The Ukip conference was an interesting view into a world I had not previously known.
As a left-leaning England blow-in with education in the Middle East, Northern Ireland and, at a tertiary level, Scotland, I can’t pretend to share their politics.
But what I saw at the conference revealed to me that their politics aren’t as clear-cut as we assume from the outside.
This piece in The Staggers was my final take on he days events, when the Stoke by-election overshadowed everything.
Read it here.
While Article 50 has yet to be triggered and the full ramifications of Britain’s EU exit remain unclear, it’s hard to judge the success of June 23’s vote.
But Nigel Farage told the Ukip conference that it was a success – and not only that but if the vote happened again it would be more of a landslide for ‘leave’.
It seems safe to say simply because it can’t be proven otherwise.
Here is the piece I wrote for the New Statesman.
The party leader broke all the rules when he became the story the week of the Ukip conference.
Pail Nuttall’s horribilis sabbati was worsened by the fact that, after he had allegedly lied about his past as a professional footballer and his loss of close friends at the Hillsborough disaster, he had to face his party, the press and his popular predecessor Nigel Farage at the party conference.
He dealt with the situation by calling out those he claimed had smeared him.
This is my piece for The Staggers.
Ukip are not known for their tolerance when it comes to multiculturalism.
But when party health spokesperson Suzanne Evans appeared at conference, she gave a priceless speech including and exhortation for members ‘not to blame immigrants’ for the overstretched NHS.
As it turned out, she blamed the top of the heap, the politicians who had allowed immigrants to allegedly use the system to get what they wanted – so it wasn’t so far from the party hymn sheet as t first appeared.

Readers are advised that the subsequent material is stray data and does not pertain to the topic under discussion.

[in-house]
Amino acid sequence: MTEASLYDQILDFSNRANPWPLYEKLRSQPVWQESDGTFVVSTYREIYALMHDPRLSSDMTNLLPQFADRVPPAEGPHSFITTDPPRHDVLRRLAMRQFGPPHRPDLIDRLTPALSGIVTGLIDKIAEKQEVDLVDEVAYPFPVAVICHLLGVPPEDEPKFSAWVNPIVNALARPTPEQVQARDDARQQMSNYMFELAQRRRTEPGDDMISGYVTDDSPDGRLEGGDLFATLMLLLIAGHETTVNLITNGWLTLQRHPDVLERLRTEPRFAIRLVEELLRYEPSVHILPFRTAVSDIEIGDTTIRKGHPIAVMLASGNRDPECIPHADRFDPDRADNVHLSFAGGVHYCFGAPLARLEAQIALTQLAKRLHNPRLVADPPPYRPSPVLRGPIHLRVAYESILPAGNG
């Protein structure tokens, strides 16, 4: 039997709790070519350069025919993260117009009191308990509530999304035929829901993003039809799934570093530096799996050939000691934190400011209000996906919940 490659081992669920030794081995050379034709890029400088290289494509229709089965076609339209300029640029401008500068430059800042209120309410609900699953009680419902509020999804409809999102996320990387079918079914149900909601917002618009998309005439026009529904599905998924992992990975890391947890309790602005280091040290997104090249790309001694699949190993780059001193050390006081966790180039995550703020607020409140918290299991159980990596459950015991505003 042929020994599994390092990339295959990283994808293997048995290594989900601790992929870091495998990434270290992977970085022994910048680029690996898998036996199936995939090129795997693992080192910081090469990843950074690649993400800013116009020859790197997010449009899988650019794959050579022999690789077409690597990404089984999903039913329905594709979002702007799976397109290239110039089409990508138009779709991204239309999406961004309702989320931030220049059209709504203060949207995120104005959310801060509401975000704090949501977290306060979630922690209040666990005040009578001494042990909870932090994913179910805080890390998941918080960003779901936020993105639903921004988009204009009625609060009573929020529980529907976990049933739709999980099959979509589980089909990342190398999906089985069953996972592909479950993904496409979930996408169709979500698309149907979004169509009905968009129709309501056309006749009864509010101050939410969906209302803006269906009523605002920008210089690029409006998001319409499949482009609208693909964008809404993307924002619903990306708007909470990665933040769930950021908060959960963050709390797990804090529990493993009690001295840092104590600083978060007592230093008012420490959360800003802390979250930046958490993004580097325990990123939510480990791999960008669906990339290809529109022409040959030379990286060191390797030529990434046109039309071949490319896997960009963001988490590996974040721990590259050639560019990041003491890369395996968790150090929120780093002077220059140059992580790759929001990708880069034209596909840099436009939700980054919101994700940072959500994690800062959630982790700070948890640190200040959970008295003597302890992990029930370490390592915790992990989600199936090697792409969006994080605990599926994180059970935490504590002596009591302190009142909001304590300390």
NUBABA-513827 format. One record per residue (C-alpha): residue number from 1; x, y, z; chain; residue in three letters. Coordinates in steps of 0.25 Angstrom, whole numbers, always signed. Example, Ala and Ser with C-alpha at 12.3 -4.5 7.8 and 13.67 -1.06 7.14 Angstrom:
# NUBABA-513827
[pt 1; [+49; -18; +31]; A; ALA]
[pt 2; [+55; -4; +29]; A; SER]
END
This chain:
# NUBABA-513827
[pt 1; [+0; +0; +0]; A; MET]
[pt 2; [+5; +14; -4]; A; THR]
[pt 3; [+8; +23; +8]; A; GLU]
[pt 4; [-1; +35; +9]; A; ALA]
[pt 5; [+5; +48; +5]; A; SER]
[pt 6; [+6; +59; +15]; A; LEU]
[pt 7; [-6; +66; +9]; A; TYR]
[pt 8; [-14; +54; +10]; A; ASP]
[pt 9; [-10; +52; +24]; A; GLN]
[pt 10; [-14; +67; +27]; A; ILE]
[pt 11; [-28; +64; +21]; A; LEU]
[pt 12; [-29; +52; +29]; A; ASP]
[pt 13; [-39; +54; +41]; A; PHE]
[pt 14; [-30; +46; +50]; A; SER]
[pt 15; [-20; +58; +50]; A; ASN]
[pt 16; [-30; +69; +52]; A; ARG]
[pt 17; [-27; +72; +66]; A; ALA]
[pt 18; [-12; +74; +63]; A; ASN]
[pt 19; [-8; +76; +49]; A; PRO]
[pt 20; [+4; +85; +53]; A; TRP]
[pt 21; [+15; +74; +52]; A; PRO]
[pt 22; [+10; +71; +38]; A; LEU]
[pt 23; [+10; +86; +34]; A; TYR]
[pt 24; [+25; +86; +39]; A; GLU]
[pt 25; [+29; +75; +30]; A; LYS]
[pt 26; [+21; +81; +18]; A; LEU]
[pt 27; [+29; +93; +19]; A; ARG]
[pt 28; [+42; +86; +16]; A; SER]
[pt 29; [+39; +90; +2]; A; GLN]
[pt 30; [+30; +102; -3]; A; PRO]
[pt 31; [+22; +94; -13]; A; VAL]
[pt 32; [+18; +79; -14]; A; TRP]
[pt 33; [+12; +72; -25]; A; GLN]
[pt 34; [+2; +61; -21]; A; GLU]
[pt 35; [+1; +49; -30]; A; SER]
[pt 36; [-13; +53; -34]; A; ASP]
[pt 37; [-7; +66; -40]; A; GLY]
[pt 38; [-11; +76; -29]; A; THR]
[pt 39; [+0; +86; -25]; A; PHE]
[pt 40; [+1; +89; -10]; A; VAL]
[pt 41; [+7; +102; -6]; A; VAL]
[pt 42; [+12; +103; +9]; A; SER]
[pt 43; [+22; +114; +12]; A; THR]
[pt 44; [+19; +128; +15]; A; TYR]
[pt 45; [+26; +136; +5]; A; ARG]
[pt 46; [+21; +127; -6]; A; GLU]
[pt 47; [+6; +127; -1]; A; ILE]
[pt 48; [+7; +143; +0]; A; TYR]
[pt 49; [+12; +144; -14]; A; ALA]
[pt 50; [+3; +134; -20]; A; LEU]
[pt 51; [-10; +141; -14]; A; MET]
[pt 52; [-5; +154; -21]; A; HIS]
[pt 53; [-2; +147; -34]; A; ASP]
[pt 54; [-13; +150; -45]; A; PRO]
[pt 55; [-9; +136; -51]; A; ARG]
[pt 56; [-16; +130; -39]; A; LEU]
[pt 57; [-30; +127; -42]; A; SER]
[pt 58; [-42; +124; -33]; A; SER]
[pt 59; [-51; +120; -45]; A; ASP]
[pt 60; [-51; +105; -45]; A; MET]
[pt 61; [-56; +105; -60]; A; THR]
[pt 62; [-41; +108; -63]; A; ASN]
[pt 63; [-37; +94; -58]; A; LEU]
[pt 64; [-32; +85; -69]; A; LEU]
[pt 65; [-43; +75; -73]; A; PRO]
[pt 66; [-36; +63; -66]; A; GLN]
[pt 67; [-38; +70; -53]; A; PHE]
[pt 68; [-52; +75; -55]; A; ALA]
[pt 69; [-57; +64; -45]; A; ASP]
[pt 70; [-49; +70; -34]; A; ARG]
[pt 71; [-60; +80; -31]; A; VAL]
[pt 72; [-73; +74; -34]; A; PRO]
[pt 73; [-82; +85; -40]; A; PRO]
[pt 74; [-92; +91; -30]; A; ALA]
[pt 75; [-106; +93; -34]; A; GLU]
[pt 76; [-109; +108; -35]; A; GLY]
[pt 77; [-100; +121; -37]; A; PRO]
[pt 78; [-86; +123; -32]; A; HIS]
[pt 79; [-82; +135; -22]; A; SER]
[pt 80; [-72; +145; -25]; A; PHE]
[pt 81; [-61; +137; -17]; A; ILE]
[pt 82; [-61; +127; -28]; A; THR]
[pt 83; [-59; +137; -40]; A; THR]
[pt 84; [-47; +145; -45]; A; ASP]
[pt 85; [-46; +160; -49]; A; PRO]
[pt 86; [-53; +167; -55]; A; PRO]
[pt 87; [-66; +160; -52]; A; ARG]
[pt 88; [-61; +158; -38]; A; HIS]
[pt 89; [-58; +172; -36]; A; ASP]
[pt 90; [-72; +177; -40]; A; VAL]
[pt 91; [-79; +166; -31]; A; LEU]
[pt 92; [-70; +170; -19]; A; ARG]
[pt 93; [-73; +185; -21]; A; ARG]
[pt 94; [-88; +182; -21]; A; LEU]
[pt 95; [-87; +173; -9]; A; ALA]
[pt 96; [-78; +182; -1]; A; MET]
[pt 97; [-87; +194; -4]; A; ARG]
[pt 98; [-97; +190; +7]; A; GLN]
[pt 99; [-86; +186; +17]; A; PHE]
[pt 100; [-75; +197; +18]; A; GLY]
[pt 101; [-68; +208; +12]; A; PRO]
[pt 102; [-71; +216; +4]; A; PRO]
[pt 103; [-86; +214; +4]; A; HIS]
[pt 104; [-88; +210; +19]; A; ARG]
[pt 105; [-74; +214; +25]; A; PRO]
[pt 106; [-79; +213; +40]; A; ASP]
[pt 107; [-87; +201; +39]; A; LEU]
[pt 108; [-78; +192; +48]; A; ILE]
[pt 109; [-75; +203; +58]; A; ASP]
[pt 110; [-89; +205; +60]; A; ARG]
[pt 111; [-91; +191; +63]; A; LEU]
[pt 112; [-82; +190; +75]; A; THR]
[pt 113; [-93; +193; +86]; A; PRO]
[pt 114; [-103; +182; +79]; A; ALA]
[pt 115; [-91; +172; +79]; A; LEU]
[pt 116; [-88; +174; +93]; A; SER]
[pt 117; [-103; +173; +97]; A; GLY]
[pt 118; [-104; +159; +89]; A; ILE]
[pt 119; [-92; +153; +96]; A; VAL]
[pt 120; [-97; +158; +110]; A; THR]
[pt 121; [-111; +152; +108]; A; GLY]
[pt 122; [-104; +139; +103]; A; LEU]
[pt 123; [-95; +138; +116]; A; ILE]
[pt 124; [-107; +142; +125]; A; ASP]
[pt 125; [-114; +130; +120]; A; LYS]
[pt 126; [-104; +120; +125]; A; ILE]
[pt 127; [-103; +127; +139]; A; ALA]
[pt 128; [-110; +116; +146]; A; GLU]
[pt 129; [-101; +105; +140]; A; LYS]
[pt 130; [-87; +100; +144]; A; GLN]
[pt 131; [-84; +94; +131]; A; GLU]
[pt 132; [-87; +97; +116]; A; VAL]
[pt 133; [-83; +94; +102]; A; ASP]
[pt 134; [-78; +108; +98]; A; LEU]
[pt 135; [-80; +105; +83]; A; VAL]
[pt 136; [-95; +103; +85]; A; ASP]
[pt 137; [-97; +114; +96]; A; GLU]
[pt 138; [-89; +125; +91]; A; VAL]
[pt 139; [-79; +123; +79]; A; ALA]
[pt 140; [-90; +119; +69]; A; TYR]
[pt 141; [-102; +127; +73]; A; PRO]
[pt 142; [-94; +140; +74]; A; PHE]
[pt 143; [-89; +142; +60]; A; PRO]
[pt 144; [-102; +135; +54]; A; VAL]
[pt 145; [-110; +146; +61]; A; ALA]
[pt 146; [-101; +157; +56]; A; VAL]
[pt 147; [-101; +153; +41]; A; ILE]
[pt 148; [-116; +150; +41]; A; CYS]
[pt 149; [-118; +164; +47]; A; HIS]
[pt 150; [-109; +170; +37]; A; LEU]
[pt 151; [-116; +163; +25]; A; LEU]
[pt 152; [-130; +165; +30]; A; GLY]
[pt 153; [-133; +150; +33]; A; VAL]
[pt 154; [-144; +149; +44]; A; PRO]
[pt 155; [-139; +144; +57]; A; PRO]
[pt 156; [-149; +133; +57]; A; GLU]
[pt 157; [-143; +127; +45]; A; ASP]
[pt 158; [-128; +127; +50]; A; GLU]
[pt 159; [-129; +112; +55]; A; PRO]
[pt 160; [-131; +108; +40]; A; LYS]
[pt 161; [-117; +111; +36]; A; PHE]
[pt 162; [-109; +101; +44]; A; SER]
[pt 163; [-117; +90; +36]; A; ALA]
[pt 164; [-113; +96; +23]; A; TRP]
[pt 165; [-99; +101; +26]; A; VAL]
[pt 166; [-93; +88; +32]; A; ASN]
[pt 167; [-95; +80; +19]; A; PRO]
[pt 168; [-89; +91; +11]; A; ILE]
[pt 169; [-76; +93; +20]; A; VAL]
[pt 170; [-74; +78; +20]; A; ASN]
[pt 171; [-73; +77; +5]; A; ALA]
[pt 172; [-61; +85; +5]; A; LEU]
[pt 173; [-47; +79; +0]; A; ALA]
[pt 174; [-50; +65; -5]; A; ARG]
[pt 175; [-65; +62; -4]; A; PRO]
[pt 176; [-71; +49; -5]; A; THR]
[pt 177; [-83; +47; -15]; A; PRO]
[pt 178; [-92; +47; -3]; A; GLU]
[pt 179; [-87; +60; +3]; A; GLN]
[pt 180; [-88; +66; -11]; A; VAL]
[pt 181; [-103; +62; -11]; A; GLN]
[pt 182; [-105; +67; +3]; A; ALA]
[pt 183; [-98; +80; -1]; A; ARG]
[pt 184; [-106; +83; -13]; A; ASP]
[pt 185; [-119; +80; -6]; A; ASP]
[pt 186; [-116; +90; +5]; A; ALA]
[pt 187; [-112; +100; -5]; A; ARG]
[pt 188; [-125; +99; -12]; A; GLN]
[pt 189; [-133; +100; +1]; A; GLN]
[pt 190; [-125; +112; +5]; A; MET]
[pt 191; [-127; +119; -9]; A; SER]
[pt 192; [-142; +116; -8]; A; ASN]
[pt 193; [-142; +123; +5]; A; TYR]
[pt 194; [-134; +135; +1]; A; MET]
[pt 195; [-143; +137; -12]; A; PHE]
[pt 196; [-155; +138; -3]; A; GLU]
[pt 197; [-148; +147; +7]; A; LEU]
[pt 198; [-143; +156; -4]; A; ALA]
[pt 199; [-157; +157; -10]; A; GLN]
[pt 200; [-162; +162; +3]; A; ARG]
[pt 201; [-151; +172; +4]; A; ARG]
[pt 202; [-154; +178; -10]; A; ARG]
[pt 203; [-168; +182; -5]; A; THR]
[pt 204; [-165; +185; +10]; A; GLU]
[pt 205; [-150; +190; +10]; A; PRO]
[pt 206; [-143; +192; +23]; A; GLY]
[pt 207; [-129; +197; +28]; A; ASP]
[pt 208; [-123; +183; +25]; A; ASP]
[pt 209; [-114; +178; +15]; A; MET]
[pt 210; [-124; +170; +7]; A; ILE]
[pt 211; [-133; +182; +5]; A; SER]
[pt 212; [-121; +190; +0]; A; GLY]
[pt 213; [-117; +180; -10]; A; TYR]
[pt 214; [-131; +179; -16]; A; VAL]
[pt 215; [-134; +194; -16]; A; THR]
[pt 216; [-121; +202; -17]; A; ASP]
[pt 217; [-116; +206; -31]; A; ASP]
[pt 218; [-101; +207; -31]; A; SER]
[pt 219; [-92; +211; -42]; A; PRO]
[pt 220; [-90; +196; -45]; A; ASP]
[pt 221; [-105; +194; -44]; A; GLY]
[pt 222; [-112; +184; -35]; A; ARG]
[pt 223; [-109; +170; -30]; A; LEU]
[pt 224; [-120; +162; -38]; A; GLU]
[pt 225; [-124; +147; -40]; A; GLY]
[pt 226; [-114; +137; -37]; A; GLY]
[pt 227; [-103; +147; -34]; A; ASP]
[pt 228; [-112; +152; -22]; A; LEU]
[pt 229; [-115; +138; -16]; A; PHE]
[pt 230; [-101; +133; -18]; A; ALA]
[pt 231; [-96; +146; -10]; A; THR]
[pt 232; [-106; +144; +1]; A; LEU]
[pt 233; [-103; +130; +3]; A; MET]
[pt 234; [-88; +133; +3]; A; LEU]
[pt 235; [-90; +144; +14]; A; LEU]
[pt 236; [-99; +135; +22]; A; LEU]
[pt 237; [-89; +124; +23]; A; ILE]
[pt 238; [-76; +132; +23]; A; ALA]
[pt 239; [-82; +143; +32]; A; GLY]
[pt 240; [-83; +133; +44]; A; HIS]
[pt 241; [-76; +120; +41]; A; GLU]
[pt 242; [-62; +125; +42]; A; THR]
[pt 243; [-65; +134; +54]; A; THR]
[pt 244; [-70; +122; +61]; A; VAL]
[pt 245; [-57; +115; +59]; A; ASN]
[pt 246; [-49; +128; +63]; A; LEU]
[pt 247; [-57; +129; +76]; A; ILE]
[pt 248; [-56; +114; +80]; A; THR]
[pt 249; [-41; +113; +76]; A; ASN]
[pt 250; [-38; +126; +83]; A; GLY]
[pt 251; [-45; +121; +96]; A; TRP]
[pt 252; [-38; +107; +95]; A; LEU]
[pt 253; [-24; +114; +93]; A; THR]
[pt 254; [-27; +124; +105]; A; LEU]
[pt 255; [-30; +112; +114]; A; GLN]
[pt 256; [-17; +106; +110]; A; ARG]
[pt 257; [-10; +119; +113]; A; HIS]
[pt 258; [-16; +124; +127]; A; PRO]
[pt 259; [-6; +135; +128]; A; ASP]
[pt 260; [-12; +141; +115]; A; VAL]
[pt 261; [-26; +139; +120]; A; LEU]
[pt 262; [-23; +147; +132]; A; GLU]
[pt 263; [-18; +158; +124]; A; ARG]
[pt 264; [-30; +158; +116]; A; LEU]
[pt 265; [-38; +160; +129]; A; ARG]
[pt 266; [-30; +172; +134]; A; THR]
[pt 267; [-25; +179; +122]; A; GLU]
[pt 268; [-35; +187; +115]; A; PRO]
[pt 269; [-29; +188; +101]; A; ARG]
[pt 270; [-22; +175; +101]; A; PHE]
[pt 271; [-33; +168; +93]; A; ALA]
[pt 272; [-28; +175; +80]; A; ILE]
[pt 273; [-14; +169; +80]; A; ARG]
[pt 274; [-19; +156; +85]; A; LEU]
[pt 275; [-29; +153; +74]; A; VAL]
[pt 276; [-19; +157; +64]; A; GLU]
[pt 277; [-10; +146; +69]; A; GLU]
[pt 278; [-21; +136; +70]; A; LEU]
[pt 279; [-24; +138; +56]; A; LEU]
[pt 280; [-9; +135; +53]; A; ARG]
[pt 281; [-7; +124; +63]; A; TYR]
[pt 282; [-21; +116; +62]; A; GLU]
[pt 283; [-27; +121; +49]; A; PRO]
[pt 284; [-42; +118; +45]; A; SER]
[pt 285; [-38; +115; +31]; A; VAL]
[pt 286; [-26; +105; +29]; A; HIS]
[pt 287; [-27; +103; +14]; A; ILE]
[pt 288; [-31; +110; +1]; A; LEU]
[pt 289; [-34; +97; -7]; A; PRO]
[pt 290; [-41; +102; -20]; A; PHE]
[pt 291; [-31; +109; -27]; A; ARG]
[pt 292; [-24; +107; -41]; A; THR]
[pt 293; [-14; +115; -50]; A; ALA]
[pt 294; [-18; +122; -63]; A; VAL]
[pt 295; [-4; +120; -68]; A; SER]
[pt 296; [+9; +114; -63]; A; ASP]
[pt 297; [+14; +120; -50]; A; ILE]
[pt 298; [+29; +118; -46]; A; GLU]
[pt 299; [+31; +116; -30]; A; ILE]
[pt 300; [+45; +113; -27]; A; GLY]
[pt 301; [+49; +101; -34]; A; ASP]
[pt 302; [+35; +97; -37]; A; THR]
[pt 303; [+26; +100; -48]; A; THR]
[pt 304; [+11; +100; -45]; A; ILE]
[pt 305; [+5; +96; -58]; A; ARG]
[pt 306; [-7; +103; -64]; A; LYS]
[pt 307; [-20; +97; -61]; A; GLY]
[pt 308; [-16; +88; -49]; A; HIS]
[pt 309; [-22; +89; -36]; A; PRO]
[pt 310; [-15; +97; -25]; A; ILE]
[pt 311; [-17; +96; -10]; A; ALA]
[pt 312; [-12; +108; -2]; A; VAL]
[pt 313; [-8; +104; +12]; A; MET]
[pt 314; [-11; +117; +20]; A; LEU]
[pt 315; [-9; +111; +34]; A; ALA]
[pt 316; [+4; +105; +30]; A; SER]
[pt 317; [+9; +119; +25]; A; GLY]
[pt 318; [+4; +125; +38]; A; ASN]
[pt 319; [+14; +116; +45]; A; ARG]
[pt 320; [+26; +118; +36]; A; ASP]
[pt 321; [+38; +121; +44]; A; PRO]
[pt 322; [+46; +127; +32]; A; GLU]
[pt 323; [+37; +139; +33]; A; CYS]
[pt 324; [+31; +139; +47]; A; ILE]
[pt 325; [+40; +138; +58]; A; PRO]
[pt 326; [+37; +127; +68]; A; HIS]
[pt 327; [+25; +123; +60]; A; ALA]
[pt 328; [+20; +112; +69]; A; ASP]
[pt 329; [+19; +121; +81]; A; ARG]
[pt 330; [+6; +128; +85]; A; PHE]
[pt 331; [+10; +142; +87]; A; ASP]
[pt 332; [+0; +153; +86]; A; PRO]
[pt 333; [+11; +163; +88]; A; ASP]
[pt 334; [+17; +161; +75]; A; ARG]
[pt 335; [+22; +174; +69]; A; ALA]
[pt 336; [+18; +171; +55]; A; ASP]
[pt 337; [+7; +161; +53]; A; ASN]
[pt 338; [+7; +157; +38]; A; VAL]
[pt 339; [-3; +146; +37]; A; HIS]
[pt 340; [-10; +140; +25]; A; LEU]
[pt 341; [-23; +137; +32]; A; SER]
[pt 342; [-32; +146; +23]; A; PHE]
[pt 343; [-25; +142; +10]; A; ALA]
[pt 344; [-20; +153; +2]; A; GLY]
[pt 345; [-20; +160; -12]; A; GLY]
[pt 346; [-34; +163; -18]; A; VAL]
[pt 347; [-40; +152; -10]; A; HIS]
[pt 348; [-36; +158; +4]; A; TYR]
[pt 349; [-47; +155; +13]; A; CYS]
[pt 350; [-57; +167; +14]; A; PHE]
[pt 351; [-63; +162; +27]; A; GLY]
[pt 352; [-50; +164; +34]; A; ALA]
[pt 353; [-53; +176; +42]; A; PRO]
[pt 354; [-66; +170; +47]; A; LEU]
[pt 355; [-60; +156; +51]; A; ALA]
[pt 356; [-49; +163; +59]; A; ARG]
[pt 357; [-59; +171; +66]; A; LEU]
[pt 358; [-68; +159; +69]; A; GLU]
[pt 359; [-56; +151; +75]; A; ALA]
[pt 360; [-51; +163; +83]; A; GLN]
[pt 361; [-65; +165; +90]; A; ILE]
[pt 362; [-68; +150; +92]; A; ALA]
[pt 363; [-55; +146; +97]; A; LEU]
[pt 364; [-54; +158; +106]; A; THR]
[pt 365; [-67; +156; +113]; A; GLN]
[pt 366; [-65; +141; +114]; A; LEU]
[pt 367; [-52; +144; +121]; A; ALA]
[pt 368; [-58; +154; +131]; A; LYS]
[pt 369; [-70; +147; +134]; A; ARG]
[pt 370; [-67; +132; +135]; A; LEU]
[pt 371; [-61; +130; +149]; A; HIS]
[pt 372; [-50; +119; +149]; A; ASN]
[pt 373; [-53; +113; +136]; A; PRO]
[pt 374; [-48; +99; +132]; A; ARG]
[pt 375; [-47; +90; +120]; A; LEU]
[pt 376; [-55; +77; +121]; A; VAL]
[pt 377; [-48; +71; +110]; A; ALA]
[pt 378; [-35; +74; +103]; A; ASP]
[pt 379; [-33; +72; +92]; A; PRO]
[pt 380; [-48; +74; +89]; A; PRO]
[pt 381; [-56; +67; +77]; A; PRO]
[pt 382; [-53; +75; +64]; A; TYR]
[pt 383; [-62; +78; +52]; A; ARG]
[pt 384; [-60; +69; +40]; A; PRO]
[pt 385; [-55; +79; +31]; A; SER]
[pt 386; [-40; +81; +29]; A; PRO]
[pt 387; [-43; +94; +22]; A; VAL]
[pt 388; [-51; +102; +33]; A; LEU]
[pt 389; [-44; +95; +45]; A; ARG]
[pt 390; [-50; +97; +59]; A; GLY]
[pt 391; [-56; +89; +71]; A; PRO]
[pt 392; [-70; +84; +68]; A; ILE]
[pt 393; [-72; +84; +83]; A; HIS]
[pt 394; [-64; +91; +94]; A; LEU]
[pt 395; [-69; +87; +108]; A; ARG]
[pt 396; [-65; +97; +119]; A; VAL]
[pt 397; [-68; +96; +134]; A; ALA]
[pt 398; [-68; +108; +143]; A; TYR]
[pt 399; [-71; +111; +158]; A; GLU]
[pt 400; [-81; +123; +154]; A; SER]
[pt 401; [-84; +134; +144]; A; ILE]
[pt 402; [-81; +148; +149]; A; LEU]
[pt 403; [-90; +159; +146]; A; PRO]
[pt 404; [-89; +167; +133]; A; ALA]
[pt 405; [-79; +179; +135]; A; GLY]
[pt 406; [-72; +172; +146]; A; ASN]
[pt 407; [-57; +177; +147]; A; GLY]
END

Read my New Statesman news piece here.
Taking over as Ukip leader was nothing but taxing for Paul Nuttall – the cult of Nigel Farage saw to that.
But even though the spectre of the self-styled architect of the Leave vote still hangs over the party, the Bootle incomer wasn’t doing too badly at the party conference.
Here’s the piece I wrote for the New Statesman.
The Manchester Mayoral Election may not have much resonance outside of the North West.
But in the city where the TUC, Marx and Engels and the Suffragettes took their life, their blood and their fight from, Manchester is under no orders to do this quietly.
And while upheaval seems unlikely to engender itself in the form of an upset – say a party other than Labour fielding the winning candidate – it’s a lot of work for anyone.
Especially a man like Andy Burnham, so well known for his association with Labour past – and, by some, ill-regarded for his seeming lack of opposition to Jeremy Corbyn’s damaged regime.
For the New Statesman, he told me how angry he gets at those who criticise his Labour loyalty – and says he’s the only candidate fighting for the future of the region and its young people.
Brexit has been held responsible for a lot of different evils in the last seven months.
And it hasn’t really properly happened yet.
But when the amendments brought to vote in the House of Commons on February were rejected, there was a new concern for us all.
Not just the EU nationals who have been in constant turmoil over their futures and at the mercy of Theresa May.
But the UK nationals living in Northern Ireland.
Amendment 86 required that Article 50 did not break commitments made in the Good Friday Agreement and it was defeated.
So 327 people decided that ongoing peace in NI was simply an acceptable loss – collateral damage in the poisonous “Brexit means Brexit” rhetoric which has punctuated the last seven months and 17 days.
I wrote this on Medium about my concerns and experiences.
When it comes to Ukip, I’m prepared to say that everyone in the UK has an opinion, an idea of what they are like, what they want, and how they operate.
So the chance to speak to the Ukip Manchester mayoral candidate for the New Statesman was an interesting one insofar as I was pretty sure of what I would find.
But Shneur Odze is not merely one of the ‘racists in blazers’ (his term) that Nigel Farage was long seen as the figurehead of.
Not least because, as an Orthodox Jew, his cultural background is different to so many of his party colleagues.
But is Odze a fig leaf for the party to don in reaction to accusations of racism and anti-semitism?
Or is he an indicator that Ukip has the power to become an opposition party in the UK parliament?
Read about his motivations and judge for yourself.